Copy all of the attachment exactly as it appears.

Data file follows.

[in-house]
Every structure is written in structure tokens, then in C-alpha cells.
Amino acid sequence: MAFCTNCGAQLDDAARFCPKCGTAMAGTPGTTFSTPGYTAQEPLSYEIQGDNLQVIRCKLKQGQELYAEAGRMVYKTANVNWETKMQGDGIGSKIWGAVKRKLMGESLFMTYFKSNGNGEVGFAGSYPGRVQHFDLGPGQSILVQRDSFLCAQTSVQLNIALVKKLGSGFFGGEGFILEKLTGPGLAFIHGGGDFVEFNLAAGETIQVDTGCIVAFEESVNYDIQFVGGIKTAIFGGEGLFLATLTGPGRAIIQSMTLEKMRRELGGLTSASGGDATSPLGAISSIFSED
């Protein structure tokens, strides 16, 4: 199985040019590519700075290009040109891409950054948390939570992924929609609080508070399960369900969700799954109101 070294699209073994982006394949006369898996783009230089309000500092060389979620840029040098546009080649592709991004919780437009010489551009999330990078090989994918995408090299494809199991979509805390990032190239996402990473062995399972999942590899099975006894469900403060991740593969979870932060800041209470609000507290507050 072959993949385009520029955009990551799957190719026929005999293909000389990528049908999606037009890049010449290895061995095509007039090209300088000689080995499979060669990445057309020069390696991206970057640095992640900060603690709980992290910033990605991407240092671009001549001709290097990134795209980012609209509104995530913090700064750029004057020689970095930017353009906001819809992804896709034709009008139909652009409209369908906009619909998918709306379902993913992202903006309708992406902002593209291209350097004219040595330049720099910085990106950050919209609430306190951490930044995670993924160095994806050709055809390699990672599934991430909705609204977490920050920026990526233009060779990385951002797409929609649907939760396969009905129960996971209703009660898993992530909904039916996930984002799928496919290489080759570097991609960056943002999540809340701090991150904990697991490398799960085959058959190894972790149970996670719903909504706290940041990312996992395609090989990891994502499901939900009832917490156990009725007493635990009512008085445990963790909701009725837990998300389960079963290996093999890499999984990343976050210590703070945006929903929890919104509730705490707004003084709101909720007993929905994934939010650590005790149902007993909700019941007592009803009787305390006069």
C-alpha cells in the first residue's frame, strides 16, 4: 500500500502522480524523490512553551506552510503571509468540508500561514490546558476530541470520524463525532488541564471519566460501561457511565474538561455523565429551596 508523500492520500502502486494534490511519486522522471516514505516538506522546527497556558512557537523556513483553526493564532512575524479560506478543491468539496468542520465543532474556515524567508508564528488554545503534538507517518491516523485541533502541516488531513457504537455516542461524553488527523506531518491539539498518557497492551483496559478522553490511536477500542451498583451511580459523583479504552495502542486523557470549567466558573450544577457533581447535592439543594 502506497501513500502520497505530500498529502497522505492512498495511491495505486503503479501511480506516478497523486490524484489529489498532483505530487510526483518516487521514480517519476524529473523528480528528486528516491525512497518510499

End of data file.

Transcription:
[in-house]
Every structure is written in structure tokens, then in C-alpha cells.
Amino acid sequence: MAFCTNCGAQLDDAARFCPKCGTAMAGTPGTTFSTPGYTAQEPLSYEIQGDNLQVIRCKLKQGQELYAEAGRMVYKTANVNWETKMQGDGIGSKIWGAVKRKLMGESLFMTYFKSNGNGEVGFAGSYPGRVQHFDLGPGQSILVQRDSFLCAQTSVQLNIALVKKLGSGFFGGEGFILEKLTGPGLAFIHGGGDFVEFNLAAGETIQVDTGCIVAFEESVNYDIQFVGGIKTAIFGGEGLFLATLTGPGRAIIQSMTLEKMRRELGGLTSASGGDATSPLGAISSIFSED
């Protein structure tokens, strides 16, 4: 199985040019590519700075290009040109891409950054948390939570992924929609609080508070399960369900969700799954109101 070294699209073994982006394949006369898996783009230089309000500092060389979620840029040098546009080649592709991004919780437009010489551009999330990078090989994918995408090299494809199991979509805390990032190239996402990473062995399972999942590899099975006894469900403060991740593969979870932060800041209470609000507290507050 072959993949385009520029955009990551799957190719026929005999293909000389990528049908999606037009890049010449290895061995095509007039090209300088000689080995499979060669990445057309020069390696991206970057640095992640900060603690709980992290910033990605991407240092671009001549001709290097990134795209980012609209509104995530913090700064750029004057020689970095930017353009906001819809992804896709034709009008139909652009409209369908906009619909998918709306379902993913992202903006309708992406902002593209291209350097004219040595330049720099910085990106950050919209609430306190951490930044995670993924160095994806050709055809390699990672599934991430909705609204977490920050920026990526233009060779990385951002797409929609649907939760396969009905129960996971209703009660898993992530909904039916996930984002799928496919290489080759570097991609960056943002999540809340701090991150904990697991490398799960085959058959190894972790149970996670719903909504706290940041990312996992395609090989990891994502499901939900009832917490156990009725007493635990009512008085445990963790909701009725837990998300389960079963290996093999890499999984990343976050210590703070945006929903929890919104509730705490707004003084709101909720007993929905994934939010650590005790149902007993909700019941007592009803009787305390006069």
C-alpha cells in the first residue's frame, strides 16, 4: 500500500502522480524523490512553551506552510503571509468540508500561514490546558476530541470520524463525532488541564471519566460501561457511565474538561455523565429551596 508523500492520500502502486494534490511519486522522471516514505516538506522546527497556558512557537523556513483553526493564532512575524479560506478543491468539496468542520465543532474556515524567508508564528488554545503534538507517518491516523485541533502541516488531513457504537455516542461524553488527523506531518491539539498518557497492551483496559478522553490511536477500542451498583451511580459523583479504552495502542486523557470549567466558573450544577457533581447535592439543594 502506497501513500502520497505530500498529502497522505492512498495511491495505486503503479501511480506516478497523486490524484489529489498532483505530487510526483518516487521514480517519476524529473523528480528528486528516491525512497518510499